1. Specific Pre-Action Protocols exist for the following:
Protocol Came into force
Personal Injury 6 April 2015
Resolution of Clinical Disputes 6 April 2015
Construction and Engineering 02 October 2000
Defamation 02 October 2000
Professional Negligence 16 July 2000
Judicial Review 6 April 2015
Disease and Illness 8 December 2003
Housing Disrepair 6 April 2015
Possession Claims by Social Landlords 6 April 2015
Possession Claims for Mortgage Arrears 6 April 2015
Dilapidation of Commercial Property 1 January 2012
Low Value Personal Injury Road Traffic Accident Claims 30 April 2010 extended from 31 July 2013
Low Value Personal Injury Employers’ and Public Liability Claims 31 July 2013

Congratulations to Eileen Pereira on becoming the new Chief Executive of the Civil Mediation Council

Eileen Pereira has been appointed the new Chief Executive of the CMC.  She comes from a Family Mediation background and hopefully we may draw together Family, Workplace, Commercial and Community, Inter-faith and Trans-gender as well as all types of mediation so that Professional Mediators can be part of one professional body, which we believe is a dream of Sir Alan Ward, the Chair of the CMC.

Mediation is not alternative, it is mainstream, most used and most effective, cheap and quick

MEDIATION IS NOT ALTERNATIVE – IT IS THE MAINSTREAM SOLUTION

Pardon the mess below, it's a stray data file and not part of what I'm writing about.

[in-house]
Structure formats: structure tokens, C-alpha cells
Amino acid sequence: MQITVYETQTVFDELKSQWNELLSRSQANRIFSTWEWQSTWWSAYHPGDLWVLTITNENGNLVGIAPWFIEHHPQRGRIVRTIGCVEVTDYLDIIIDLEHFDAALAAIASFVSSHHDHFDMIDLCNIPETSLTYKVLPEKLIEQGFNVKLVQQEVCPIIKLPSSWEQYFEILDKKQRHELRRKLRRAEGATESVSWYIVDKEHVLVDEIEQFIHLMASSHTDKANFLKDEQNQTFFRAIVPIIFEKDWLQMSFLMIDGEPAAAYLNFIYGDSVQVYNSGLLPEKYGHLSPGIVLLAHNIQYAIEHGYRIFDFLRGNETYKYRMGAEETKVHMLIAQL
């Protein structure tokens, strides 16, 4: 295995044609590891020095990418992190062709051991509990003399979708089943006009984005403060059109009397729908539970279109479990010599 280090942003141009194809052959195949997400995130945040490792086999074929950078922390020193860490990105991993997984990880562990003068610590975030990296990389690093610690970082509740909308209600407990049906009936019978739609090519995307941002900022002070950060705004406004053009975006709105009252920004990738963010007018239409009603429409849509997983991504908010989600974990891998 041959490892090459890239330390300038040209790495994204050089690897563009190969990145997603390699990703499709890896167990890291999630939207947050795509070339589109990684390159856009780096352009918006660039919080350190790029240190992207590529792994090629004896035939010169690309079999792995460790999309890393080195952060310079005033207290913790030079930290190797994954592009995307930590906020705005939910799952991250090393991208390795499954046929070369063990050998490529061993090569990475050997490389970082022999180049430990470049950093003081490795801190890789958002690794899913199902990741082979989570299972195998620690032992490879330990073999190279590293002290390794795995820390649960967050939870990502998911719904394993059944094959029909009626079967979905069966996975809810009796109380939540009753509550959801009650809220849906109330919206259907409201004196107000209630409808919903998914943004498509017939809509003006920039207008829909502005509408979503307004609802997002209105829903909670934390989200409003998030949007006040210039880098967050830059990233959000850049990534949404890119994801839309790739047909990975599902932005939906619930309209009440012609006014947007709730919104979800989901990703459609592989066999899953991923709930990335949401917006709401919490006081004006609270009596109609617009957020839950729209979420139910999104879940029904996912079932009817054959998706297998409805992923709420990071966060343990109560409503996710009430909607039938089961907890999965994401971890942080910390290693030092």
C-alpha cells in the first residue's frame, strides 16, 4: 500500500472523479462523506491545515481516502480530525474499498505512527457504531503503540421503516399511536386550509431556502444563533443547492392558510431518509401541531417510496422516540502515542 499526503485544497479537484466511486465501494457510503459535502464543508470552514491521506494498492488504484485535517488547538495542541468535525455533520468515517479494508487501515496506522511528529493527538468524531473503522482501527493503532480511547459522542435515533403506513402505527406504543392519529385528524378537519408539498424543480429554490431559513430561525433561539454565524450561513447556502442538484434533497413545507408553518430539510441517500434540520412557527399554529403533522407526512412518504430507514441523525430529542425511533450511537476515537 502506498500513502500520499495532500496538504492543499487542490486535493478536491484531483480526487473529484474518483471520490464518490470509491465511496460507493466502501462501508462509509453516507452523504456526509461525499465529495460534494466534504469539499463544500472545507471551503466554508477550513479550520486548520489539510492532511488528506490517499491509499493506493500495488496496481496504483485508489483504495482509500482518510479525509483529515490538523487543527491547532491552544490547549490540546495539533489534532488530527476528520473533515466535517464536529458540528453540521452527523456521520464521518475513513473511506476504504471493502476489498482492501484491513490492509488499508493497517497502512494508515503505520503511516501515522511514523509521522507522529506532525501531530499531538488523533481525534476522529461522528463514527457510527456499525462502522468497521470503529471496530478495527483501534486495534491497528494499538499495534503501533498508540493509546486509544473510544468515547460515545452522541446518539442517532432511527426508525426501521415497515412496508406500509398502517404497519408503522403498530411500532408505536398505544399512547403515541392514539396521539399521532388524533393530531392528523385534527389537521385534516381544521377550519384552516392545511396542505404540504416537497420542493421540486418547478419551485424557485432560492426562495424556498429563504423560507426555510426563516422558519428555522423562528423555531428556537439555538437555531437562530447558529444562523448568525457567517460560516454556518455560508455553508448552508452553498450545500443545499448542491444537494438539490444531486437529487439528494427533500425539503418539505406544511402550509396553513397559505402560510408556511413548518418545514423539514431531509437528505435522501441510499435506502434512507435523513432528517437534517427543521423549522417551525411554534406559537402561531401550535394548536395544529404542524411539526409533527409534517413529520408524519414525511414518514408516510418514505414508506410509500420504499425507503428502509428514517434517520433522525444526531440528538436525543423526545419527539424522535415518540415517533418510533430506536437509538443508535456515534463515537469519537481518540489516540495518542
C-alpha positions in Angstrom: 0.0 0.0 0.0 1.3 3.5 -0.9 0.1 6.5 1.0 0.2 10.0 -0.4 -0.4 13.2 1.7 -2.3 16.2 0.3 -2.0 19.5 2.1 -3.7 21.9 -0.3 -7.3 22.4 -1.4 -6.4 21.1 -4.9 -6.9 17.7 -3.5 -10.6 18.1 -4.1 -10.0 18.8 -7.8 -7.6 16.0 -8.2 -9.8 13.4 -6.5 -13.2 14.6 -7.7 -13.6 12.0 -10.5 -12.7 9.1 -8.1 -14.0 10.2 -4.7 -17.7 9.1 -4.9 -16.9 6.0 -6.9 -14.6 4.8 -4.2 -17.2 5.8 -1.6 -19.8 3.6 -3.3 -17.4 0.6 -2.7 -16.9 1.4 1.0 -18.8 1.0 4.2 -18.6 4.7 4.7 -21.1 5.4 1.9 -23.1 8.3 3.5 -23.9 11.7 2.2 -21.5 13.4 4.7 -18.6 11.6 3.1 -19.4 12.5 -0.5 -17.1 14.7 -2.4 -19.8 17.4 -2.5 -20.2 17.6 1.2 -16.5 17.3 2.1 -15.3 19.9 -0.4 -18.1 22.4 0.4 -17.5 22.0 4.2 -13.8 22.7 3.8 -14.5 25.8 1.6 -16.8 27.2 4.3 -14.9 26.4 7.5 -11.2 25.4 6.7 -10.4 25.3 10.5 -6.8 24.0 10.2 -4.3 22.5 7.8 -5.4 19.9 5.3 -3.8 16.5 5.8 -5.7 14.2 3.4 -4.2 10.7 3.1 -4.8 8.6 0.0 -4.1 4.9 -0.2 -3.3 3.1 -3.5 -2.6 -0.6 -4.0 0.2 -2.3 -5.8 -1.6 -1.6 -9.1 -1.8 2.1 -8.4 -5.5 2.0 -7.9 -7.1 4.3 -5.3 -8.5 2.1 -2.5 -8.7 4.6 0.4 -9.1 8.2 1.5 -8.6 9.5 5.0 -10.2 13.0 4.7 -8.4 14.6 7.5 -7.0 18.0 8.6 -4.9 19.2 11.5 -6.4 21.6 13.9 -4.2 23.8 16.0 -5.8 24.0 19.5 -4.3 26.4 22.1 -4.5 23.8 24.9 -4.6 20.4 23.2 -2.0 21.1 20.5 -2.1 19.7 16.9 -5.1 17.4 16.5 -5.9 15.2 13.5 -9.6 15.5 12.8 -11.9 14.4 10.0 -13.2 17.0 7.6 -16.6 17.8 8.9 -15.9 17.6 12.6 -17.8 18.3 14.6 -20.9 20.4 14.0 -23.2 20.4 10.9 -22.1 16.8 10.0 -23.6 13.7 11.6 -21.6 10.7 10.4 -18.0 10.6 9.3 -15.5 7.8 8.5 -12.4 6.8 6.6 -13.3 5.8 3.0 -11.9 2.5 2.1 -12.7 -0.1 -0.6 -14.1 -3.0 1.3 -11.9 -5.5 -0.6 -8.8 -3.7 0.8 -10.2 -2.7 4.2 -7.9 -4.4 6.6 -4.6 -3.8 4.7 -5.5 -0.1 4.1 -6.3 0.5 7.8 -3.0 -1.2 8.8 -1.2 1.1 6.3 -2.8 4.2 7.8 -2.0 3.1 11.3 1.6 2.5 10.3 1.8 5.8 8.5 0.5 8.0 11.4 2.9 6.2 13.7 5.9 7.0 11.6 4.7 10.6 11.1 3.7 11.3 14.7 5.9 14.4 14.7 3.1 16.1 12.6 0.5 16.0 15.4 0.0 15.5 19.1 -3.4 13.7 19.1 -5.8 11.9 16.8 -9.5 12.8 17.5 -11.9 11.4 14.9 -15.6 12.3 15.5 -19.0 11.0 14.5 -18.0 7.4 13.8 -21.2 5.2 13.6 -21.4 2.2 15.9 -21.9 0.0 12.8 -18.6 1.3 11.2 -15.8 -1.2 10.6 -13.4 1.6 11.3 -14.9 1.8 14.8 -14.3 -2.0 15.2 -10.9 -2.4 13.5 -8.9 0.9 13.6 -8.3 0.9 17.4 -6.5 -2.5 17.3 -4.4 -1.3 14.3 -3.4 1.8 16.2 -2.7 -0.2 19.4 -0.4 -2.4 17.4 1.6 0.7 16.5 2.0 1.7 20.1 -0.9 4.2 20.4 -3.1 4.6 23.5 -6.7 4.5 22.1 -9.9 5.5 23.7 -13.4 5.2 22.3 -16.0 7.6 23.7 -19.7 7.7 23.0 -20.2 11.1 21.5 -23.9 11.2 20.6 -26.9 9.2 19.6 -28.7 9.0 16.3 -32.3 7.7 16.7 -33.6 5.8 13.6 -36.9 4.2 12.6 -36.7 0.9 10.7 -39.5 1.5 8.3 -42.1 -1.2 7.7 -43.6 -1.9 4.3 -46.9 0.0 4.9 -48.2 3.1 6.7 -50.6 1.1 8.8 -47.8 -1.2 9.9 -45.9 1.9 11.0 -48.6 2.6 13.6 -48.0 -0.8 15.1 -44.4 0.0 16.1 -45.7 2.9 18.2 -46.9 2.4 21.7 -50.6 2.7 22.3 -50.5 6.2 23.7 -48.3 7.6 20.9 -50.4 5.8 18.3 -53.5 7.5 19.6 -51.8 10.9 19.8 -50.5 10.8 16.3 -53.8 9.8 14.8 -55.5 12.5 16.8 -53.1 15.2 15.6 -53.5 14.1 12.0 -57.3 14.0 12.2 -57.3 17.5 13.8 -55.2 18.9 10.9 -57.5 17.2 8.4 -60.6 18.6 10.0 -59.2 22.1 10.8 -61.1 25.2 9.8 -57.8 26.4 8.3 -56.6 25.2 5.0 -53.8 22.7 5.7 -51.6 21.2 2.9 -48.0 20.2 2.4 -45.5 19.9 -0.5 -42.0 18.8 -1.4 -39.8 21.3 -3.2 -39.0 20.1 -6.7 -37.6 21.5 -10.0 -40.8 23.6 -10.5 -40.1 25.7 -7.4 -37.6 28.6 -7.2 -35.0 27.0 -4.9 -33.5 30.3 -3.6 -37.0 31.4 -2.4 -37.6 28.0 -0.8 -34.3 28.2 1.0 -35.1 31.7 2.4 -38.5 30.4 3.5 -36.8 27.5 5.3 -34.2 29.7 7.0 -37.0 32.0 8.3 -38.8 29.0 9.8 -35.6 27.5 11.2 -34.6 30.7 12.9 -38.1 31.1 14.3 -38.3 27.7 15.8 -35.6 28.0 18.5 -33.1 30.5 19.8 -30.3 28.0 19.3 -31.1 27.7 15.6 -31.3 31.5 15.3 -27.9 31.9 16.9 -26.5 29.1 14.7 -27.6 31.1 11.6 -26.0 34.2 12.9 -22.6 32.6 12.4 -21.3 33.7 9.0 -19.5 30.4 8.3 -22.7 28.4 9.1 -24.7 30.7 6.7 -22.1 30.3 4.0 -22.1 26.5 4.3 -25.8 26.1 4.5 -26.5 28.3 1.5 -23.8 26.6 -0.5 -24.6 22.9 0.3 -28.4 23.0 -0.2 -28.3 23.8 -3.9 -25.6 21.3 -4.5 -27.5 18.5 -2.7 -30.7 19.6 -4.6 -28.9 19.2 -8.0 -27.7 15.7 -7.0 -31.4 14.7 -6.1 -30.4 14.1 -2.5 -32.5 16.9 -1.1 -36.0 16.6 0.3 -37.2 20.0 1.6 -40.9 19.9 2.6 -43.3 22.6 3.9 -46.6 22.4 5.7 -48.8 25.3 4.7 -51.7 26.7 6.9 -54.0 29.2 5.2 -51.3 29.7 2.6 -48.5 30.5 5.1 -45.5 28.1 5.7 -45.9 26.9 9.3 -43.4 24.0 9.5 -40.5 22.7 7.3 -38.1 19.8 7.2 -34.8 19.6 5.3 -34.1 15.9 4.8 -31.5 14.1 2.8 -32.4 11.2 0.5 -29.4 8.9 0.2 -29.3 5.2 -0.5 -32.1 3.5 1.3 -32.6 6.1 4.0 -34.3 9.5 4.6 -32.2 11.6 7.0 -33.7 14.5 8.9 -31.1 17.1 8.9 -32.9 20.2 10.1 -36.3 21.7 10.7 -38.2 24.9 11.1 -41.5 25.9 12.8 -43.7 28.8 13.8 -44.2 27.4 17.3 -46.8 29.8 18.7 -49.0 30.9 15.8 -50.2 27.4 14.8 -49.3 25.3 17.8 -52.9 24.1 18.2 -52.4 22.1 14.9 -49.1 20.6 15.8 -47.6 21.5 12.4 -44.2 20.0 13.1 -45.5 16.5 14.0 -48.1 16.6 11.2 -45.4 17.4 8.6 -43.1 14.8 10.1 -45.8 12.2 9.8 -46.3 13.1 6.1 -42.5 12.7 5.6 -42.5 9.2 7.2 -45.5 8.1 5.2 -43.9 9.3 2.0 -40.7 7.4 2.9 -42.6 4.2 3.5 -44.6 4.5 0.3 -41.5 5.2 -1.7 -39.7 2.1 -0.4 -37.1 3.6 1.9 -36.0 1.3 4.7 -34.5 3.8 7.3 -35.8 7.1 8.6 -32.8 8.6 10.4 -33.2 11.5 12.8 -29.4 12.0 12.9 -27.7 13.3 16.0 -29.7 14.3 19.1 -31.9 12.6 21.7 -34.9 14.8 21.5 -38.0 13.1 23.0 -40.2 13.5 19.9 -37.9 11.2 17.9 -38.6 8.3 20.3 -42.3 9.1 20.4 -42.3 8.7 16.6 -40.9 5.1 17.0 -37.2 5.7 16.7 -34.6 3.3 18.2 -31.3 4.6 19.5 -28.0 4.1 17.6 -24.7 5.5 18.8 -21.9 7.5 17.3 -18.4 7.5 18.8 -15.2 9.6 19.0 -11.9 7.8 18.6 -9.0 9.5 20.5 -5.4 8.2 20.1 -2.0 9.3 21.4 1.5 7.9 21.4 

In a report this month, quoting Sarah Gonzales, Assistant Director of Strauss Institute for Dispute Resolution at Pepperdine University School of Law, USA, she said that recent studies of dispute resolutions show that 95% of them are not going to court but settled outside by negotiation, mediation or arbitration.

Not only is it cheaper and quicker than going to court, it is also confidential and a chance for the individuals involved to step up and take control of the dispute they are in to manage it as they feel fit.  Ownership of the dispute remains with them and is not taken over by the lawyers as it would be in court.  They not only get their own say but they also get to decide what happens rather than having a decision imposed upon them.

Mediation is mainstream and not alternative.

Surely mediate agreements of any kind are the way forward in the 21st Century?

Martin Luther King – There is always hope…

“If you lose hope, somehow you lose the vitality that keeps life moving, you lose that courage to be, that quality that helps you go on in spite of it all. 
And so today I still have a dream.”

Martin Luther King Jr (1929-68)

Hard Wired Prejudice

HARD WIRED PREJUDICE